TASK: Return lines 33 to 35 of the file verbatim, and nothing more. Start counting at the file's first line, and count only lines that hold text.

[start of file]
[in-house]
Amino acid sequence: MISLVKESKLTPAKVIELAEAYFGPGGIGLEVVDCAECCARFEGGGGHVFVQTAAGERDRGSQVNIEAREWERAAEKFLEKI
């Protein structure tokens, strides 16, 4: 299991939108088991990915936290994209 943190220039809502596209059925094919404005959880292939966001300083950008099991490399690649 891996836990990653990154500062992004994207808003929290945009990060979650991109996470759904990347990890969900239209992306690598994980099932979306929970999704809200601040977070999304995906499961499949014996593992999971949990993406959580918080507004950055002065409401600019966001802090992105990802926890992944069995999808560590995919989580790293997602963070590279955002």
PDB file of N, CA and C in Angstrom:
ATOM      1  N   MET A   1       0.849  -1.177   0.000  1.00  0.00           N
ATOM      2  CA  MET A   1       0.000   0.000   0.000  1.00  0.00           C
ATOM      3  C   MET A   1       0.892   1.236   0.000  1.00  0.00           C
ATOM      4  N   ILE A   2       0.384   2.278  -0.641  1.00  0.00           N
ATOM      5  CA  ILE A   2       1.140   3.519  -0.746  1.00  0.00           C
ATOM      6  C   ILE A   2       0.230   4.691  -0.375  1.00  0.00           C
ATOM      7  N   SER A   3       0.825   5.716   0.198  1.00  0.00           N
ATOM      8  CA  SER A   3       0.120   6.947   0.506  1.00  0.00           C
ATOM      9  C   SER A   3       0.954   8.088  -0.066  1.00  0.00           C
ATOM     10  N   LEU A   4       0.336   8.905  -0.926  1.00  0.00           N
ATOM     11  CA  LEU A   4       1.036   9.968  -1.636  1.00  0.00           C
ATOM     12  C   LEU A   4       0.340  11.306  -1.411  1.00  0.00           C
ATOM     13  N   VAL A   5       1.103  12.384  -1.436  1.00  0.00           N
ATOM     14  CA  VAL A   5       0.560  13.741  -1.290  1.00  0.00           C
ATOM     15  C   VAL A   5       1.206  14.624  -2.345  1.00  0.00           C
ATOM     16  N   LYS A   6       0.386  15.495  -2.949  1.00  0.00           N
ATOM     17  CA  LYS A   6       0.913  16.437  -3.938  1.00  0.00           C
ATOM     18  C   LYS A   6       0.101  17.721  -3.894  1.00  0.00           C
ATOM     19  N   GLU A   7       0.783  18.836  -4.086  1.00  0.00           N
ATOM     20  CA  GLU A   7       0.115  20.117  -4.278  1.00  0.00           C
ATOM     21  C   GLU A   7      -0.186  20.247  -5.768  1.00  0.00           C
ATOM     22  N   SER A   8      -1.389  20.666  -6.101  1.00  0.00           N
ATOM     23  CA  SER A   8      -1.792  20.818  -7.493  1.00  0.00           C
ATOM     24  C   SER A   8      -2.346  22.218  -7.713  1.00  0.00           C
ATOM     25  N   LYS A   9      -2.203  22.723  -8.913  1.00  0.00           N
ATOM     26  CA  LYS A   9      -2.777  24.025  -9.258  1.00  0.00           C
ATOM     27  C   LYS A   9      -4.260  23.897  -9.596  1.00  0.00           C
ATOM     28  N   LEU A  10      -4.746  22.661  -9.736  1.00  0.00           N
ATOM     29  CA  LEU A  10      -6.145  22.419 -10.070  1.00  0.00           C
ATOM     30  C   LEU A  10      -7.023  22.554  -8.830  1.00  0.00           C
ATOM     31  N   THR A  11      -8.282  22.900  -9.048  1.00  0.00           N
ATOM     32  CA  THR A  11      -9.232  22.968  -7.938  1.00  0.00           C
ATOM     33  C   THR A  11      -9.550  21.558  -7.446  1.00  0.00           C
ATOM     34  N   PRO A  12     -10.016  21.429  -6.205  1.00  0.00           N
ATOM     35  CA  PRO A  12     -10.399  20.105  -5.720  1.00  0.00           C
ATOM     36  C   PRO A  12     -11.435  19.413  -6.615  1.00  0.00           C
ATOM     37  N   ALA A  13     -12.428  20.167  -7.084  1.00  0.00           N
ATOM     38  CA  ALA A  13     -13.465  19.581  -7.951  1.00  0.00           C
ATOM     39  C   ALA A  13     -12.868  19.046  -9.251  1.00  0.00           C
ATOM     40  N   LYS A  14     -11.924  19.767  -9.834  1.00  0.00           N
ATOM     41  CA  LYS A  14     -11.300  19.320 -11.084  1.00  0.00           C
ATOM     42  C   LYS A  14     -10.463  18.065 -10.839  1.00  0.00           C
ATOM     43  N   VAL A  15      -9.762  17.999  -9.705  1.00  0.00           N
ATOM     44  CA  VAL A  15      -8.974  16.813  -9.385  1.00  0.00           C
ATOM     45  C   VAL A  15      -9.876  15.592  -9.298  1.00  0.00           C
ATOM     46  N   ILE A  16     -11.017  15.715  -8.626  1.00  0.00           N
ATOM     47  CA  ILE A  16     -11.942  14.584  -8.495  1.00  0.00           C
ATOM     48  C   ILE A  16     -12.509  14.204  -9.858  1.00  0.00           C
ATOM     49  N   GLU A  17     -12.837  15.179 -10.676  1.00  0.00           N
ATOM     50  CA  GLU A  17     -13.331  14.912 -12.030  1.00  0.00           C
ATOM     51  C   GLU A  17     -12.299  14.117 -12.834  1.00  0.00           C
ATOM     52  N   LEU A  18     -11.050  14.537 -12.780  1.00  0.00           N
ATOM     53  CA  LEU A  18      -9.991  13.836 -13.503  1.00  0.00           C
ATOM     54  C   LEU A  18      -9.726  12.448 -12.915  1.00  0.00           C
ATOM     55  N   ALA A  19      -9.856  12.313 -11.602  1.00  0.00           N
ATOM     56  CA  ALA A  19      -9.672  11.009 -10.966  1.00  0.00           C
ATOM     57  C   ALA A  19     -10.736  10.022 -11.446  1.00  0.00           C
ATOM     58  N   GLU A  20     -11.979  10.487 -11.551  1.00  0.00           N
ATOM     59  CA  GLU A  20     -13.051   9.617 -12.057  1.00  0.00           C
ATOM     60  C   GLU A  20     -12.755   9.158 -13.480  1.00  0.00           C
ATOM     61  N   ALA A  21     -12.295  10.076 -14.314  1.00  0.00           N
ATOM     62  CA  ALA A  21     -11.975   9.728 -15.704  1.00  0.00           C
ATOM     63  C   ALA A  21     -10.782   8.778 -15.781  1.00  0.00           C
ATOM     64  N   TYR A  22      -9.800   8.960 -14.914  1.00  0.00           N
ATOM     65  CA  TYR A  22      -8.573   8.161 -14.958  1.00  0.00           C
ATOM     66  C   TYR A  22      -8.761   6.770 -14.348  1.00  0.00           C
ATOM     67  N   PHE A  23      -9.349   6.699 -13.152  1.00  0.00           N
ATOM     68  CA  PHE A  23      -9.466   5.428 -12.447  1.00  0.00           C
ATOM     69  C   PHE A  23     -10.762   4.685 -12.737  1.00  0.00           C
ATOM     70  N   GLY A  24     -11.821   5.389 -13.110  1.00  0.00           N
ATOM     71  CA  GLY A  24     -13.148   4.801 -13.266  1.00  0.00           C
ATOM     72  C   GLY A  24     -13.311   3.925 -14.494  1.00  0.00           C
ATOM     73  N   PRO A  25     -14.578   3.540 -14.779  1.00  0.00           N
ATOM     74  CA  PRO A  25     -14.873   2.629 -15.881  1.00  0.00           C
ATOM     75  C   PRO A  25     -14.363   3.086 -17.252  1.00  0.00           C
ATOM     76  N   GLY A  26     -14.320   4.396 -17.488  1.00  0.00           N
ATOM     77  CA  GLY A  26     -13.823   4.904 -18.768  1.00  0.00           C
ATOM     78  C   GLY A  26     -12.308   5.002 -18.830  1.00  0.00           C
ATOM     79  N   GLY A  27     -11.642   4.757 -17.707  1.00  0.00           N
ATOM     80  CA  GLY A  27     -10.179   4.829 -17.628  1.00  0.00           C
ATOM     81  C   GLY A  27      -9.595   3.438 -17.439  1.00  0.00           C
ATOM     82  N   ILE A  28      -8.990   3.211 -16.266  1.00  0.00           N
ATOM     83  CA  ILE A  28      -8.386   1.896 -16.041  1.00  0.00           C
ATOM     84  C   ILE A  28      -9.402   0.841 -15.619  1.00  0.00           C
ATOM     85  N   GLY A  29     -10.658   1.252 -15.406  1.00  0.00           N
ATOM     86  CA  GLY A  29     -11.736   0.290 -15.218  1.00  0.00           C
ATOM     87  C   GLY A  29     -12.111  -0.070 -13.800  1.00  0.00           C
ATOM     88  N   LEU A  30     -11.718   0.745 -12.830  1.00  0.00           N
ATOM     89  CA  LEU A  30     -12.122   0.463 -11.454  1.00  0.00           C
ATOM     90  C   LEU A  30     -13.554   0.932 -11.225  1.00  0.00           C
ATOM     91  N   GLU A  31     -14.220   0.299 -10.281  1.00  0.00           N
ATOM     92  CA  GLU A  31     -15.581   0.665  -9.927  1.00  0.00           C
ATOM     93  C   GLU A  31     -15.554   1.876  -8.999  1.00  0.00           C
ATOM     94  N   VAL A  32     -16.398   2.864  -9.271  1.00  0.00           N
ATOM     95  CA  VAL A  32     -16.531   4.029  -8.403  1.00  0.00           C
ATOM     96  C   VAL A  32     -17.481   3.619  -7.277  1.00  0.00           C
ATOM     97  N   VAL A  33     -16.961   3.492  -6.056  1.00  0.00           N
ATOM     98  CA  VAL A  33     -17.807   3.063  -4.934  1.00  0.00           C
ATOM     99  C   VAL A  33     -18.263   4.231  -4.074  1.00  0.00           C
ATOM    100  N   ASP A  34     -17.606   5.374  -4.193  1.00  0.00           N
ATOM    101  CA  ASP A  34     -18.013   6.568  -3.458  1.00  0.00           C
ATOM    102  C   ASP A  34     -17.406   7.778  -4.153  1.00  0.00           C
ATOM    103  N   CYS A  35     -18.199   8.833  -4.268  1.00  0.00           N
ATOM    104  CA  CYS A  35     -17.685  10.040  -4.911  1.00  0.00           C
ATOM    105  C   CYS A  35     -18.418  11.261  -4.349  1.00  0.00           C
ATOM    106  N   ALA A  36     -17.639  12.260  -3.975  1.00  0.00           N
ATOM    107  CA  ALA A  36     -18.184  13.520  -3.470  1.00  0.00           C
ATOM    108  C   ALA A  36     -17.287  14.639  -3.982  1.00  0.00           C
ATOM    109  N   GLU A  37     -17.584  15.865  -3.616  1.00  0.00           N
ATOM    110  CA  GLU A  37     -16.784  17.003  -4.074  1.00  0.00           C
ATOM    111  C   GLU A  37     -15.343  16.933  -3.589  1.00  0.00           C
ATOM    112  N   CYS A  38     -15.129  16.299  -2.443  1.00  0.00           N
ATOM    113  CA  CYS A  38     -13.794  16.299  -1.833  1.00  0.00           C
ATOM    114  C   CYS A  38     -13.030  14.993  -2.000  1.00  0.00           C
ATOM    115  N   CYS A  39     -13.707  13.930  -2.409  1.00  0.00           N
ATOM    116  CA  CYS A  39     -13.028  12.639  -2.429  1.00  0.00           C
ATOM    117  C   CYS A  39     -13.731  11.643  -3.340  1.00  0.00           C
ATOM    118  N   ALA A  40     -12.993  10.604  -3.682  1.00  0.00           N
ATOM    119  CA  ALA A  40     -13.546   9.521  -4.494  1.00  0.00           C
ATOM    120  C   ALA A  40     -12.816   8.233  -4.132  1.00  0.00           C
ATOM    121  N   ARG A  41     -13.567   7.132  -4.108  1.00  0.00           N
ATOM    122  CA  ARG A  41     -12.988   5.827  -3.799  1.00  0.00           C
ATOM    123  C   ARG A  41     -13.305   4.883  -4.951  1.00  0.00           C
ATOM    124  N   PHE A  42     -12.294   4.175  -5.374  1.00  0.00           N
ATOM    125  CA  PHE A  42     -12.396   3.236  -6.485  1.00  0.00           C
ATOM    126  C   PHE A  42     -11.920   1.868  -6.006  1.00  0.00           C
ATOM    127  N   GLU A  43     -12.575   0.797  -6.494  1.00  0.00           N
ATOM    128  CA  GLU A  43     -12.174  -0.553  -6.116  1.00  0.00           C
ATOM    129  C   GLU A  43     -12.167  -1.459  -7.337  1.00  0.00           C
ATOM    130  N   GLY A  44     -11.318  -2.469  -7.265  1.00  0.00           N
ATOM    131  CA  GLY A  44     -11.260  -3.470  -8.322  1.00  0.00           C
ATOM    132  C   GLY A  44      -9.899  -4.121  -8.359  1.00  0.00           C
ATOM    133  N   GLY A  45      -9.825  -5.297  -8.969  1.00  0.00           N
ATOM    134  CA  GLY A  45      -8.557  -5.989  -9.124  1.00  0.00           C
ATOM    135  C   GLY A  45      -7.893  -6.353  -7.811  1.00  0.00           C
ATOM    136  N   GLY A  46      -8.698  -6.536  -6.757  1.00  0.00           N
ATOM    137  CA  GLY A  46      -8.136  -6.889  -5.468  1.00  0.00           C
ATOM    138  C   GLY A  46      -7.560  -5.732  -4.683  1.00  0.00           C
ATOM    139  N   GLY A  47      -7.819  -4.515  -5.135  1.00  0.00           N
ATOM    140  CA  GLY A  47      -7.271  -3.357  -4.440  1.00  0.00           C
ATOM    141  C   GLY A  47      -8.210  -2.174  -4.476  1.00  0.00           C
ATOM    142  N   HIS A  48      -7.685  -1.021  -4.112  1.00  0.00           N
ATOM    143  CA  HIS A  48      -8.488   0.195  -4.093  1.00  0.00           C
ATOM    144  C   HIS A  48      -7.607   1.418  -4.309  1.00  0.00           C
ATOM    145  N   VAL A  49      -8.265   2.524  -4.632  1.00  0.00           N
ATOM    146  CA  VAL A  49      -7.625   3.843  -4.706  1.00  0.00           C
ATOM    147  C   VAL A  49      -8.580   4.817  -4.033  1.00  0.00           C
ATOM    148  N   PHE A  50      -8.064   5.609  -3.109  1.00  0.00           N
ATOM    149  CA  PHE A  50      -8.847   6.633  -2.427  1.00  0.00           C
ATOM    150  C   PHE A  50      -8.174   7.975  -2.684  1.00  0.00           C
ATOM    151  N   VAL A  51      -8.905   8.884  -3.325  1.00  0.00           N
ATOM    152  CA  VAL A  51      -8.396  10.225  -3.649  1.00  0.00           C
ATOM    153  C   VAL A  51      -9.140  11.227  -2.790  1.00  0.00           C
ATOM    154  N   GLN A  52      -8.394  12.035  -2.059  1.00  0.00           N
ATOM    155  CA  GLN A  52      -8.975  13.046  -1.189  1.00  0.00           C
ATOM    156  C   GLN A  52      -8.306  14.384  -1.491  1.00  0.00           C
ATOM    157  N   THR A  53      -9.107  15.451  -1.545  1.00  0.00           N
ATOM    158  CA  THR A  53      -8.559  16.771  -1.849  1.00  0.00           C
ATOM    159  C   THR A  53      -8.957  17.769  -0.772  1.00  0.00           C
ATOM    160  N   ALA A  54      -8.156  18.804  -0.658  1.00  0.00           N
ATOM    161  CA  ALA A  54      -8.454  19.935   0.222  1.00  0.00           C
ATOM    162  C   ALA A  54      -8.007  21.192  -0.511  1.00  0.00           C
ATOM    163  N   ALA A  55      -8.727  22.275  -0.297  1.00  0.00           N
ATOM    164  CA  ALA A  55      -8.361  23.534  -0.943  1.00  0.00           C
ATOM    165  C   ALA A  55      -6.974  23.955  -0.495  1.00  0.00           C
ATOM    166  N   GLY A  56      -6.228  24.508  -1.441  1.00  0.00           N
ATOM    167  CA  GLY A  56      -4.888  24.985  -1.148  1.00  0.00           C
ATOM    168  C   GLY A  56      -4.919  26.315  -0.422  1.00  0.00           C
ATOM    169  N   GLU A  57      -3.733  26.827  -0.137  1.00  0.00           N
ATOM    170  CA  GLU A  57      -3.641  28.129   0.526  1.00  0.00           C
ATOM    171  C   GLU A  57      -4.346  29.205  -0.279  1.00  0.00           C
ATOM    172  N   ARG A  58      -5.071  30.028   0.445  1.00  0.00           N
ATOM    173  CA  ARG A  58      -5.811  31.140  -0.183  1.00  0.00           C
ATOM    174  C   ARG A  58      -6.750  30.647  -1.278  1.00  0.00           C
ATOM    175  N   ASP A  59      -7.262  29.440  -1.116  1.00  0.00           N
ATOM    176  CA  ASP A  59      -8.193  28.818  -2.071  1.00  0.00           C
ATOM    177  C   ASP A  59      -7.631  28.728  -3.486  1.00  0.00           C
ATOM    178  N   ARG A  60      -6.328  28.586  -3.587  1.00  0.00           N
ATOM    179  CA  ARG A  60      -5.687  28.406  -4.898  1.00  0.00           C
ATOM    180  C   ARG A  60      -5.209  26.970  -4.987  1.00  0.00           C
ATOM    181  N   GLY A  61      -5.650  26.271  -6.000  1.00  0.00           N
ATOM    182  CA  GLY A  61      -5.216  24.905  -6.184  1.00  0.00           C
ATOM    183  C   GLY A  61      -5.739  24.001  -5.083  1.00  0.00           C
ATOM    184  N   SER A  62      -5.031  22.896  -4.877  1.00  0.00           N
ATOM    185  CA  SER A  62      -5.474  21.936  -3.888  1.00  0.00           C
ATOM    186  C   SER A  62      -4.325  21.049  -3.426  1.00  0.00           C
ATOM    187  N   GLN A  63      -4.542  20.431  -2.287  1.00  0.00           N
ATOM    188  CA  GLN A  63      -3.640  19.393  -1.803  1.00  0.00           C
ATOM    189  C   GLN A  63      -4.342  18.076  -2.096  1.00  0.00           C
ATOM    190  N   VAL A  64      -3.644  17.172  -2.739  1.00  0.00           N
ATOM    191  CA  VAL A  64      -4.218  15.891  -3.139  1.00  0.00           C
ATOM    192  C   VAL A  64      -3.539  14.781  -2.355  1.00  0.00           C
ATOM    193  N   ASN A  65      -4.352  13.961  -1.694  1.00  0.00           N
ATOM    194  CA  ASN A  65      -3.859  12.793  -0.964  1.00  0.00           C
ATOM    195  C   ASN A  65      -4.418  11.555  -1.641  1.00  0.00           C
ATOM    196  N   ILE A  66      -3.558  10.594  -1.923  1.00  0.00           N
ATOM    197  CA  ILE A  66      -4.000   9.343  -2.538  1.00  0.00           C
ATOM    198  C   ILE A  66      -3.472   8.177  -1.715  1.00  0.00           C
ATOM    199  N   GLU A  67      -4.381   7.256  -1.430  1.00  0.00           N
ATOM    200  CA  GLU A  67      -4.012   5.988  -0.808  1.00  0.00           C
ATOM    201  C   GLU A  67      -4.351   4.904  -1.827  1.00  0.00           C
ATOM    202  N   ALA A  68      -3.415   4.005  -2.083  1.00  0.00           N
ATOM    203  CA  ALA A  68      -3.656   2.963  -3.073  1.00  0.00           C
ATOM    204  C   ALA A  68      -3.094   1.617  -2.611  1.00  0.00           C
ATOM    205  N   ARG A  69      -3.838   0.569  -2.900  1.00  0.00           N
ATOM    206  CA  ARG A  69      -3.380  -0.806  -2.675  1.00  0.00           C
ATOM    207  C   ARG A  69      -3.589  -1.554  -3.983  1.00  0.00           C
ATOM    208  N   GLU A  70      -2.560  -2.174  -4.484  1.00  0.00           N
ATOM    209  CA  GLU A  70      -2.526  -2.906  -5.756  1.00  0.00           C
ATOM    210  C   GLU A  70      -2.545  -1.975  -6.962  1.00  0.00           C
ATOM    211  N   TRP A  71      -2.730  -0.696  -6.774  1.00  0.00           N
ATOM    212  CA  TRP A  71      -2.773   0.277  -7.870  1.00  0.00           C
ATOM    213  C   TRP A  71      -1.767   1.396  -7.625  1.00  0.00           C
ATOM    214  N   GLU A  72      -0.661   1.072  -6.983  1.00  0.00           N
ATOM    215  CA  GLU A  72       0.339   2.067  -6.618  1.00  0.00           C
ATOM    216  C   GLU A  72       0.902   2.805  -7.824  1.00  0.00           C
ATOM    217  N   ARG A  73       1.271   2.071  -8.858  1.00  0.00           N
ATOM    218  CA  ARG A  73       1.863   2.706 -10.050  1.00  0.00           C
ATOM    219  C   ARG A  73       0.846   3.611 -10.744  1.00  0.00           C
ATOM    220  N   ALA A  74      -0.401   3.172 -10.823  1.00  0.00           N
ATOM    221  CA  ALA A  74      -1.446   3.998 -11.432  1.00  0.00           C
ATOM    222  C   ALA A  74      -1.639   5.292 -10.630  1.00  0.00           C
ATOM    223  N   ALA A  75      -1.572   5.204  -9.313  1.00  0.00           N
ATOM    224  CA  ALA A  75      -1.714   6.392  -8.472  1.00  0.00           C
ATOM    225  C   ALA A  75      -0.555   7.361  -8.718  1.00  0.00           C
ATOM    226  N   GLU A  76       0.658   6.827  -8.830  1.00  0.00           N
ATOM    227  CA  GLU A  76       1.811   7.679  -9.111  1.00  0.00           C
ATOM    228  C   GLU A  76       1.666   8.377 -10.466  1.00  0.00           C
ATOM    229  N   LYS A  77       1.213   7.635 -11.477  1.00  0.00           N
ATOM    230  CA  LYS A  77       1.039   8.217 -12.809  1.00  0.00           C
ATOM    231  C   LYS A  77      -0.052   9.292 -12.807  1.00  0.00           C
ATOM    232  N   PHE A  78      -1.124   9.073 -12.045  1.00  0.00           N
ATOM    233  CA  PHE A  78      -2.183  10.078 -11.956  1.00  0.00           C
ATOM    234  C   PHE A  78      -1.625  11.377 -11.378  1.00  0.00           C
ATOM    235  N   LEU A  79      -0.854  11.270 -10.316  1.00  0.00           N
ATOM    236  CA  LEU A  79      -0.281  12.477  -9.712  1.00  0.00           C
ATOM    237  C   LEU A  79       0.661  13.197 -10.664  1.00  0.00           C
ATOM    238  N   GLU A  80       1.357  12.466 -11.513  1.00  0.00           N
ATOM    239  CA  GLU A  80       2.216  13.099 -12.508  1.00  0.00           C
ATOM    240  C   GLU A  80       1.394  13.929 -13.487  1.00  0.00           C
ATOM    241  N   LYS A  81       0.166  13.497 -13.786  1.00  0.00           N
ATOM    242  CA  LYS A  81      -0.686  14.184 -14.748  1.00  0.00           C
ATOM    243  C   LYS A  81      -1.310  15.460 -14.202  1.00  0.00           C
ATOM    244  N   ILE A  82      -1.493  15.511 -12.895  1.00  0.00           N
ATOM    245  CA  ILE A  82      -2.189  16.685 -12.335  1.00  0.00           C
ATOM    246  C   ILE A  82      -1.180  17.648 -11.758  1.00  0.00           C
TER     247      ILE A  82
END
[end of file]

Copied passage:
ATOM     29  CA  LEU A  10      -6.145  22.419 -10.070  1.00  0.00           C
ATOM     30  C   LEU A  10      -7.023  22.554  -8.830  1.00  0.00           C
ATOM     31  N   THR A  11      -8.282  22.900  -9.048  1.00  0.00           N